The old adage, “An apple a day keeps the doctor away,” isn’t only applicable to a healthy immune system. According to a new study from the University of Iowa, eating apples might even boost muscle growth.
Researchers discovered that a natural compound called ursolic acid, which forms the waxy coating on many fruits [it's also found in cranberries, pears and prunes], reduced muscle breakdown [atrophy] and stimulated muscle growth [hypertrophy] when fed to mice. One of the study's lead researchers reported that ursolic acid promotes two hormones that build muscle while counteracting genetic changes that cause them to weaken.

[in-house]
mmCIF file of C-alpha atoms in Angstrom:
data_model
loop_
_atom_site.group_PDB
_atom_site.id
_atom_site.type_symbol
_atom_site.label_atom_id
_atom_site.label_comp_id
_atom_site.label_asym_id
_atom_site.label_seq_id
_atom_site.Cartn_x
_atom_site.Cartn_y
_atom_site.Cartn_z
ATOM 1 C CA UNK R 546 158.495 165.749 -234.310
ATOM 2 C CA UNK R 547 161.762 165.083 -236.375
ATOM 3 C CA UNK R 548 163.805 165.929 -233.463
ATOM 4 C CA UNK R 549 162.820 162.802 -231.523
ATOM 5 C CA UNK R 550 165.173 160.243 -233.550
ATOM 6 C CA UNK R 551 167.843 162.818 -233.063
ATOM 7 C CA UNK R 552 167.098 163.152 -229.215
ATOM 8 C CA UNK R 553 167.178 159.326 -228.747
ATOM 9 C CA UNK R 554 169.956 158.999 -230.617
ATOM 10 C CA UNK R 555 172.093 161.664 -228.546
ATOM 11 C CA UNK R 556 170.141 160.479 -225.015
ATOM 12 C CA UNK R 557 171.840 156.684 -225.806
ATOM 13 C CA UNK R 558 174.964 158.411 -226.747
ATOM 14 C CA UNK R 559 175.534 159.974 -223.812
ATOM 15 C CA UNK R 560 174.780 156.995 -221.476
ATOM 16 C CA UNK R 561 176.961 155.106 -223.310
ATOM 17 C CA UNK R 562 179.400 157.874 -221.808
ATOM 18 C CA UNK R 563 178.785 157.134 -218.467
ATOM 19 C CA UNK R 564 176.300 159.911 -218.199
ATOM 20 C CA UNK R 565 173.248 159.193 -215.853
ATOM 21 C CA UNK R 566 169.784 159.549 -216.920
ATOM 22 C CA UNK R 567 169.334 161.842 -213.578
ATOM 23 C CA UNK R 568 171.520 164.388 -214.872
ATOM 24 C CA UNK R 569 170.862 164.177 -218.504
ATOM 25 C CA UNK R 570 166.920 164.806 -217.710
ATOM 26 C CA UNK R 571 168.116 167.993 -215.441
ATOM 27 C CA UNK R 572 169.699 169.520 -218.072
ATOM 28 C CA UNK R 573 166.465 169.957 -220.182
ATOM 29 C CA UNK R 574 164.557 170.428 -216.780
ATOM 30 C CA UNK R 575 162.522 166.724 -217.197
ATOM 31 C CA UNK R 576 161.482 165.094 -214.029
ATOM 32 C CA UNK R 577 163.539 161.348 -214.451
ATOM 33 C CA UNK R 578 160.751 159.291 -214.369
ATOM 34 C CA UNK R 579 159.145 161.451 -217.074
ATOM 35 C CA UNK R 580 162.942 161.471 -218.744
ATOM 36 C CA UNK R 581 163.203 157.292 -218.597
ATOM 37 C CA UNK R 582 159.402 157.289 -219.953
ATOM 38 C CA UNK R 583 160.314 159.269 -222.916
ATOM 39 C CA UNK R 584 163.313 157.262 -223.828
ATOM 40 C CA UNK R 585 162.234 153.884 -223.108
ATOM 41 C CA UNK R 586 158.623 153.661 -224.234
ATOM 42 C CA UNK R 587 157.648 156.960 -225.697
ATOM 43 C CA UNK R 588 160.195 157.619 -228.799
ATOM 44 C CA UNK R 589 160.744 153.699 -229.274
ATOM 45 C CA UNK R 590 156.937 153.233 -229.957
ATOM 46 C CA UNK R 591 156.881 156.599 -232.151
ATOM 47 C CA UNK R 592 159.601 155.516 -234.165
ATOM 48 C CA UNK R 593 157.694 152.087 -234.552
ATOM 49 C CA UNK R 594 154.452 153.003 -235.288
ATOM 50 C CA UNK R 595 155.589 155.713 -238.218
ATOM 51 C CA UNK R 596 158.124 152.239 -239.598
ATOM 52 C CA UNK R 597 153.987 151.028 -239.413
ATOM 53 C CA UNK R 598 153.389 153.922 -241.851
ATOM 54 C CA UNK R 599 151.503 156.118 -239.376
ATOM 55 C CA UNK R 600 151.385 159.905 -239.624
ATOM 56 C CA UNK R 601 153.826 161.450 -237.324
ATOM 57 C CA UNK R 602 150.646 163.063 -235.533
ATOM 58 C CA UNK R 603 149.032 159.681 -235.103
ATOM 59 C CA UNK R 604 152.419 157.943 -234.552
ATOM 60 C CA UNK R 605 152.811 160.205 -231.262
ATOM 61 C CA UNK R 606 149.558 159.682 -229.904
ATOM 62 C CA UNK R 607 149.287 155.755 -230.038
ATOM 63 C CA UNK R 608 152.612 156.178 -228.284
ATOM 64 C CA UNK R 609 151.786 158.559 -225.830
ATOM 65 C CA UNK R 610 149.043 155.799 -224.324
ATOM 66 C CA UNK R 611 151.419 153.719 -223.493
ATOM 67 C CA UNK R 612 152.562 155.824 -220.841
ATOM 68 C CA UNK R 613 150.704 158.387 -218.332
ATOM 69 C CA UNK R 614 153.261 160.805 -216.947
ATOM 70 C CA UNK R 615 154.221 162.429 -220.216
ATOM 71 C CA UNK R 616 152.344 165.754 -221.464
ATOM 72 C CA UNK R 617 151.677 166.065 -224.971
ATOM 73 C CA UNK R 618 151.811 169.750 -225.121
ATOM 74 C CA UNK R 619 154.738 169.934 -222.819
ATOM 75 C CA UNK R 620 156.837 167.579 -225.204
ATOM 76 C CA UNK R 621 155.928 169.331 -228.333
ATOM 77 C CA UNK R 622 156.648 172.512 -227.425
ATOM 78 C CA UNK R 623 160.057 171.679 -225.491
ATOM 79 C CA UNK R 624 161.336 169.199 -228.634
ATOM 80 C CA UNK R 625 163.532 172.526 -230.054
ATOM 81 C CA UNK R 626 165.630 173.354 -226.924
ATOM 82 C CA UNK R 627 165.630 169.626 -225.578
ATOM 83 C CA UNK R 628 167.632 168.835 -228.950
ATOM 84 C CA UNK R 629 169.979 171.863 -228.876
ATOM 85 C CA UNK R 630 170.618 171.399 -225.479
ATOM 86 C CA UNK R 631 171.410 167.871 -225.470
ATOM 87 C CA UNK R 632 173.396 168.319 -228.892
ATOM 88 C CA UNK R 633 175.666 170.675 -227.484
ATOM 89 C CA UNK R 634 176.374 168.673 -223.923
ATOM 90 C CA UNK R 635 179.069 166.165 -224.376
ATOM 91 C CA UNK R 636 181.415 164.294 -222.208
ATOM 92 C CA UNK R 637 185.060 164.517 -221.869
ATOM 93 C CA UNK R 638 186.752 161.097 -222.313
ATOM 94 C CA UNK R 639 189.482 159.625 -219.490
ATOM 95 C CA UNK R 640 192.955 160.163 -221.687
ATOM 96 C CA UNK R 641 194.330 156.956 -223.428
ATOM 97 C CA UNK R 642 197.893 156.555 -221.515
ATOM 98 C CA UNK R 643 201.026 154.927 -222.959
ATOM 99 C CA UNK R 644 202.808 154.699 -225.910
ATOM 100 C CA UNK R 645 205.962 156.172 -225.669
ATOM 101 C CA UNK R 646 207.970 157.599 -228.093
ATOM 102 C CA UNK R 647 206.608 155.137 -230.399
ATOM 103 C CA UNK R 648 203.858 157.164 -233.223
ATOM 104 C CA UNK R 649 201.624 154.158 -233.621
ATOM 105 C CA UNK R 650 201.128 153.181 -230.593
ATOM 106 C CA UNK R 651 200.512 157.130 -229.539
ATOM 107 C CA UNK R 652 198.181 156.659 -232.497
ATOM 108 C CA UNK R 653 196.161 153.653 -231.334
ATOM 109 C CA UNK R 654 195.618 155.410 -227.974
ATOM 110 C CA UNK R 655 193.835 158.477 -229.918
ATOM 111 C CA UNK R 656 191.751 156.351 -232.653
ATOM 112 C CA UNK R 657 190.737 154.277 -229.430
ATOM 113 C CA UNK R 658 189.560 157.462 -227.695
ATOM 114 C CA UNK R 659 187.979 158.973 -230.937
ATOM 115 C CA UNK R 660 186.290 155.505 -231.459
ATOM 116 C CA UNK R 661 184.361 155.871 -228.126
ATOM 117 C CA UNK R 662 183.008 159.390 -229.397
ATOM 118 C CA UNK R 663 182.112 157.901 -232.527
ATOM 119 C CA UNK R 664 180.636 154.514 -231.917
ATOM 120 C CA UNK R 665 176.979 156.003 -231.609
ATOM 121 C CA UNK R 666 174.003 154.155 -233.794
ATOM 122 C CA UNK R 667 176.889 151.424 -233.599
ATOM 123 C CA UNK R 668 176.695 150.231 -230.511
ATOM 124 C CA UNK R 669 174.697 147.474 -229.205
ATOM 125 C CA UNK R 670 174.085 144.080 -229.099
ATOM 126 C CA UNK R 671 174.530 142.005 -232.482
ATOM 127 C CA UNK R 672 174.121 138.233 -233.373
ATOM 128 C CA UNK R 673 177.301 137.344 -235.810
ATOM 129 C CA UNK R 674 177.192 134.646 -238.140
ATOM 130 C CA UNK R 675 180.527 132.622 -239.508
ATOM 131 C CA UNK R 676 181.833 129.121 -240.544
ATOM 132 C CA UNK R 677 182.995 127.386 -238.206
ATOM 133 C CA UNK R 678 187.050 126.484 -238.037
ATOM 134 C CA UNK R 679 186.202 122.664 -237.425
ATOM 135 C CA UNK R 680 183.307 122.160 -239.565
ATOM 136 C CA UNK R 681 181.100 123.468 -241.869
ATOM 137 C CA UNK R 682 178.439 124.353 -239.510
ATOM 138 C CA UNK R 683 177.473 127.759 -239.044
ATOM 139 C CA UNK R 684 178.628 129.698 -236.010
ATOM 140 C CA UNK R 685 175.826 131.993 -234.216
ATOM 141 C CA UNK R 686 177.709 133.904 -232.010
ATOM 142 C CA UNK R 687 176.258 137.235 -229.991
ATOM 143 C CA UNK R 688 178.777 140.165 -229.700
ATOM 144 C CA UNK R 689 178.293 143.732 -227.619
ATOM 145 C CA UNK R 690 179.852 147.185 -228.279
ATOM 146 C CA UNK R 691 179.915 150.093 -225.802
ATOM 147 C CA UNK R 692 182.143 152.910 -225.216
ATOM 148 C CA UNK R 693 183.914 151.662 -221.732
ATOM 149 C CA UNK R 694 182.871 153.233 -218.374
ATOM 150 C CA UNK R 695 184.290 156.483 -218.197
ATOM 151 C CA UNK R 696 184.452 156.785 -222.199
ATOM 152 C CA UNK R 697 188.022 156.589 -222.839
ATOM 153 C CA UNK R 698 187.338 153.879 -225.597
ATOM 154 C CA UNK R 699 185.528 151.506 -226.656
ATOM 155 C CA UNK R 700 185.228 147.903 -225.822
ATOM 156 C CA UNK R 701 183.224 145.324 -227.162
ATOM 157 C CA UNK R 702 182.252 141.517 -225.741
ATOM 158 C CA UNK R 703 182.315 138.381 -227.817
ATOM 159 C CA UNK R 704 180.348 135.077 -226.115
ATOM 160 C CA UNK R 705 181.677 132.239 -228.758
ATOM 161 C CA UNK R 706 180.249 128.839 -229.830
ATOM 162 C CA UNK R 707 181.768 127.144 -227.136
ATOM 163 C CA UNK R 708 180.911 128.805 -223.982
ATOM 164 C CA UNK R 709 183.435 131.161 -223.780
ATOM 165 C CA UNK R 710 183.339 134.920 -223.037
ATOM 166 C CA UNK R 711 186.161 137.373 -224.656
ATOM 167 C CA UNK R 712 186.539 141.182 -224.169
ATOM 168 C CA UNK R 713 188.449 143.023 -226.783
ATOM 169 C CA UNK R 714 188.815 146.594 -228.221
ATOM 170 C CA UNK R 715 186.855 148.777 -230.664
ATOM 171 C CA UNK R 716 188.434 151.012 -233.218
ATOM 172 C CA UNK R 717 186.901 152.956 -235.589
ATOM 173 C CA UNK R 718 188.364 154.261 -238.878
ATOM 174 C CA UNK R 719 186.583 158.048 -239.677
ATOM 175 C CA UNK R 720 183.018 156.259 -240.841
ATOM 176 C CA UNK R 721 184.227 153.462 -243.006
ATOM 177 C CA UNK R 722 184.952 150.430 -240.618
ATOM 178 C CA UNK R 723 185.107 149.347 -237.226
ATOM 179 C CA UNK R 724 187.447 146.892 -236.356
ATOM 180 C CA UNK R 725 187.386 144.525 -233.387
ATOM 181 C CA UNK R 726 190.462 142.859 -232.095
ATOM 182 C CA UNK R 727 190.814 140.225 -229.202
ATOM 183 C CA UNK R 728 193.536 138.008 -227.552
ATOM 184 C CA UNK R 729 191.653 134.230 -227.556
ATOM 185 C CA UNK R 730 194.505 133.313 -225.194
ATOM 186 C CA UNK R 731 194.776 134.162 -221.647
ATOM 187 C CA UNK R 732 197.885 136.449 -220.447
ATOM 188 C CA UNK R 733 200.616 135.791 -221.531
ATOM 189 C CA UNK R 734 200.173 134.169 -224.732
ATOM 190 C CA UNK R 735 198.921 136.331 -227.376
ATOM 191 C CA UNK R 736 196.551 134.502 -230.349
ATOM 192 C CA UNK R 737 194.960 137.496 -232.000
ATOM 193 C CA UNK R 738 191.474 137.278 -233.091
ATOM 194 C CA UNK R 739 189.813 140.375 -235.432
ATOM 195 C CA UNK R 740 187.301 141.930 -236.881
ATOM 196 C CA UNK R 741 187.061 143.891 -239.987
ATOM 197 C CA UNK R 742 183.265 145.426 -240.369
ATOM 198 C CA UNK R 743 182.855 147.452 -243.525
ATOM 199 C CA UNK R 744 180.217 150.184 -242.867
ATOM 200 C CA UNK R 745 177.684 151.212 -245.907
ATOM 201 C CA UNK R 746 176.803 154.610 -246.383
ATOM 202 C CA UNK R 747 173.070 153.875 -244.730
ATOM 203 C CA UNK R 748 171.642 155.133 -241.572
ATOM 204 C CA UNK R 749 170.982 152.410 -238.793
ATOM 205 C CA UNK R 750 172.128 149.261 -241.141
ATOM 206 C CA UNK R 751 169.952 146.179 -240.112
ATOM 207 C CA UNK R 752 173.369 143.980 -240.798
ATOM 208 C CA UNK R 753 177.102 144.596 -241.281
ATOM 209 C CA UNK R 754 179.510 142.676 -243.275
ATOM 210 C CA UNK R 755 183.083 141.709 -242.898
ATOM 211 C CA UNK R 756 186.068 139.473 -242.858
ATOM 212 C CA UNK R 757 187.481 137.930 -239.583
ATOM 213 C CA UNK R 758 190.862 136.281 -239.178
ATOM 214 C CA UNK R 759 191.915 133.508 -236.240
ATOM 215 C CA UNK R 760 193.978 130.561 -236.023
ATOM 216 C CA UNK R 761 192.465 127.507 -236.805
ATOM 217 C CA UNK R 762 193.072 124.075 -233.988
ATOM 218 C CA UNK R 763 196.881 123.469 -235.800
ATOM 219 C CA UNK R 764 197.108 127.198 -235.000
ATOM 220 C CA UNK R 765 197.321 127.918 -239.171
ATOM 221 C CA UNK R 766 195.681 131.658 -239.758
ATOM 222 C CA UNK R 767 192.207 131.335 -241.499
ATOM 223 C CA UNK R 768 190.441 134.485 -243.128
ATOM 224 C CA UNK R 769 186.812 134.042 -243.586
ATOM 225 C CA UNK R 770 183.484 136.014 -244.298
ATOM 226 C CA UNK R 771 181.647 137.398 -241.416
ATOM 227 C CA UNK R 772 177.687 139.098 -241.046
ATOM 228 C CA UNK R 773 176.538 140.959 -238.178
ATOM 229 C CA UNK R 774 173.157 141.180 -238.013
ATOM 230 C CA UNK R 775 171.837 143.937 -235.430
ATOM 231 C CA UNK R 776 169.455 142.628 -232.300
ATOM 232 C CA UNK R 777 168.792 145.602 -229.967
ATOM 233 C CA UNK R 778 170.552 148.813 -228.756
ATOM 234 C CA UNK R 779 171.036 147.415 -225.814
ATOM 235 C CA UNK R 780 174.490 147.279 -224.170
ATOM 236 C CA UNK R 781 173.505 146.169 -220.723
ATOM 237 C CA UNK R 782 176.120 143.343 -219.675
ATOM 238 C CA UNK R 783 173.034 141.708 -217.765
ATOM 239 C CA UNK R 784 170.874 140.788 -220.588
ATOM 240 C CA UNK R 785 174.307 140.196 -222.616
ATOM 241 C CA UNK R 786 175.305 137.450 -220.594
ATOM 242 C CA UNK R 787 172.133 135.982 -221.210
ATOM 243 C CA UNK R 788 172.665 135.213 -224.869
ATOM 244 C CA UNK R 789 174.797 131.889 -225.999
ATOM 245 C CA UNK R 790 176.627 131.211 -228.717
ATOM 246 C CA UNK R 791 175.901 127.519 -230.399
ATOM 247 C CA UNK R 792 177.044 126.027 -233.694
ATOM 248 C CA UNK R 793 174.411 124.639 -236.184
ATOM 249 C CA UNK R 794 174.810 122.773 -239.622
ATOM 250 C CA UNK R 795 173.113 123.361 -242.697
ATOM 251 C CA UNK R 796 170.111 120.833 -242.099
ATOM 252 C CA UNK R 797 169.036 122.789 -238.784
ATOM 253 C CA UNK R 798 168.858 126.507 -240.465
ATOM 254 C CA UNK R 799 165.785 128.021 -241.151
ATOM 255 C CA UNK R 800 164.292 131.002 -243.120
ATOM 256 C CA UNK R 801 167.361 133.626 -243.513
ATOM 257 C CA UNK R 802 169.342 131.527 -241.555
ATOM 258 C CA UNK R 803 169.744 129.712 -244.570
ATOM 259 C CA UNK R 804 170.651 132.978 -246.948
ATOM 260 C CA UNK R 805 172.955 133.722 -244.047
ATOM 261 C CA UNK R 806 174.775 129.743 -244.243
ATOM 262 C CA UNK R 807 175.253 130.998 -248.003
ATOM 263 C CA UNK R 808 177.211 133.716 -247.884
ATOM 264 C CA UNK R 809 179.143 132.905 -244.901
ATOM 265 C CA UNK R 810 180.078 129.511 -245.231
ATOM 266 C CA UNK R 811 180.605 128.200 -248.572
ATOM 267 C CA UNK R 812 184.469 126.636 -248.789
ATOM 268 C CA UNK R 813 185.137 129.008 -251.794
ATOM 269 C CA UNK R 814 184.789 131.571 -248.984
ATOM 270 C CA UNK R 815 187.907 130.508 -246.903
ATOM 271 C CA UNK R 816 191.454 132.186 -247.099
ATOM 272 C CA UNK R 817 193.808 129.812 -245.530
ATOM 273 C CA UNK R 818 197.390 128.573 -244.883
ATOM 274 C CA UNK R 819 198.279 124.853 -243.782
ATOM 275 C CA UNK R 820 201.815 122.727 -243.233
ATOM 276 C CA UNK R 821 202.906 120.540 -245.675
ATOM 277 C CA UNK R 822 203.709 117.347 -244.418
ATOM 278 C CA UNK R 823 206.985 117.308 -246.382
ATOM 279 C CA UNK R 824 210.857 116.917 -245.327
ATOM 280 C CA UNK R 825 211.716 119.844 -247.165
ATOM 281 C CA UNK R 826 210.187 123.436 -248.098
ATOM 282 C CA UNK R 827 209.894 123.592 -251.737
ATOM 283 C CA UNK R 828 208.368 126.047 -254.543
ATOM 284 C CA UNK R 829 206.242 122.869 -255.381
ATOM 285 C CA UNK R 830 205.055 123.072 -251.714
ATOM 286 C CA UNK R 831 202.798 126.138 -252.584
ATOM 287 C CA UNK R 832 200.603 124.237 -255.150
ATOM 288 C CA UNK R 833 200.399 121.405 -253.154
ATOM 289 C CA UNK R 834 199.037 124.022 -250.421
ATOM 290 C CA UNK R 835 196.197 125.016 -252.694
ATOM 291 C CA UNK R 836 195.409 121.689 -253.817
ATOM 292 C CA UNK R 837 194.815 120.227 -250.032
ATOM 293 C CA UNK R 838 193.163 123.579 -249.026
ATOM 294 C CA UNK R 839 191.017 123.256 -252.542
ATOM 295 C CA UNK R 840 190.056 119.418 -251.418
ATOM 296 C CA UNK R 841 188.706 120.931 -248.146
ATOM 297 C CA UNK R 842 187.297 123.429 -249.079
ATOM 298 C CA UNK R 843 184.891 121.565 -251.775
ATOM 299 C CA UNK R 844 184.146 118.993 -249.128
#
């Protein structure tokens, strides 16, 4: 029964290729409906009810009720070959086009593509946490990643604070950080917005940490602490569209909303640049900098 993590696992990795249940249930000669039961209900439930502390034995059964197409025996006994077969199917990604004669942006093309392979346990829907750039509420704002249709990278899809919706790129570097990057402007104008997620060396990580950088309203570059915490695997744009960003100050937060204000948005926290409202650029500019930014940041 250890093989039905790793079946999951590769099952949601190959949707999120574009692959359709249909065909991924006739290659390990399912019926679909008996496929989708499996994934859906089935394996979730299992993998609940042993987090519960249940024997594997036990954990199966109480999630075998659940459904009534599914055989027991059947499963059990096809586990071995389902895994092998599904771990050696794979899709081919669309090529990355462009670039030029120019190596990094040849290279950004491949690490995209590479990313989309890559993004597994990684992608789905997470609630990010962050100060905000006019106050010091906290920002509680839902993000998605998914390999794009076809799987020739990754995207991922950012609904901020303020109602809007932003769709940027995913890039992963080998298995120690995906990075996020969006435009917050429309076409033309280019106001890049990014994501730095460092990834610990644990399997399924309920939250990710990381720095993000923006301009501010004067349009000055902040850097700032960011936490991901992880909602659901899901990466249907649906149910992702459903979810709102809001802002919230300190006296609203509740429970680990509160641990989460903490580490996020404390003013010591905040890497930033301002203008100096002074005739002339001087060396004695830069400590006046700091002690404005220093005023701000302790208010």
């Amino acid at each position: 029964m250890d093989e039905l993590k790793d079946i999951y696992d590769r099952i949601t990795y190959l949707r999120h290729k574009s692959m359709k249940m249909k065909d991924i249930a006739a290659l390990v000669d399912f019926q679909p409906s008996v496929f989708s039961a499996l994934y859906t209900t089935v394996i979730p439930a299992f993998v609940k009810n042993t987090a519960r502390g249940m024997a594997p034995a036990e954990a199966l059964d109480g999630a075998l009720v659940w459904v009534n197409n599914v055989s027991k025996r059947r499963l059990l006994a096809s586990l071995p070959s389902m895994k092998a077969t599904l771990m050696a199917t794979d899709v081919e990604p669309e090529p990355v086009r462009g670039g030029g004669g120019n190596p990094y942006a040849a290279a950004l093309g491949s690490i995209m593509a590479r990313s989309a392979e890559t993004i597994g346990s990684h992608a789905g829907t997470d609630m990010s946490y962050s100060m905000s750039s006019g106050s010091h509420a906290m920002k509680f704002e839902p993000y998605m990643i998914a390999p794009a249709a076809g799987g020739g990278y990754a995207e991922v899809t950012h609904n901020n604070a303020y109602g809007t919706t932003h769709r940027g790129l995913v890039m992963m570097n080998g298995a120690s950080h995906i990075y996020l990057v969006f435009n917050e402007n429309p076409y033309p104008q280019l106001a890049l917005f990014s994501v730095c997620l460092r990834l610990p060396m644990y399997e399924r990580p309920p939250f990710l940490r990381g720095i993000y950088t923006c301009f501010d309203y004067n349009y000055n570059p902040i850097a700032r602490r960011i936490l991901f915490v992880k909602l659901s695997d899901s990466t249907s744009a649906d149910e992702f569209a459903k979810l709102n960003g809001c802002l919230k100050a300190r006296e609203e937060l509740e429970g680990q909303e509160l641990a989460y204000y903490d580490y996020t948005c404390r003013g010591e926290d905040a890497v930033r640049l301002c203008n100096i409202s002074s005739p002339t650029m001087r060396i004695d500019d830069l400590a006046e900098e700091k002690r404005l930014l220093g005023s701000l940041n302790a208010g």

Mice that ingested ursolic acid had lower body fat and better glucose levels than those that were not fed the compound, reports menshealth.com.
Future research is needed to determine whether the findings apply to human muscle, but the study suggests a possible antidote for muscle breakdown and potentially other metabolic diseases.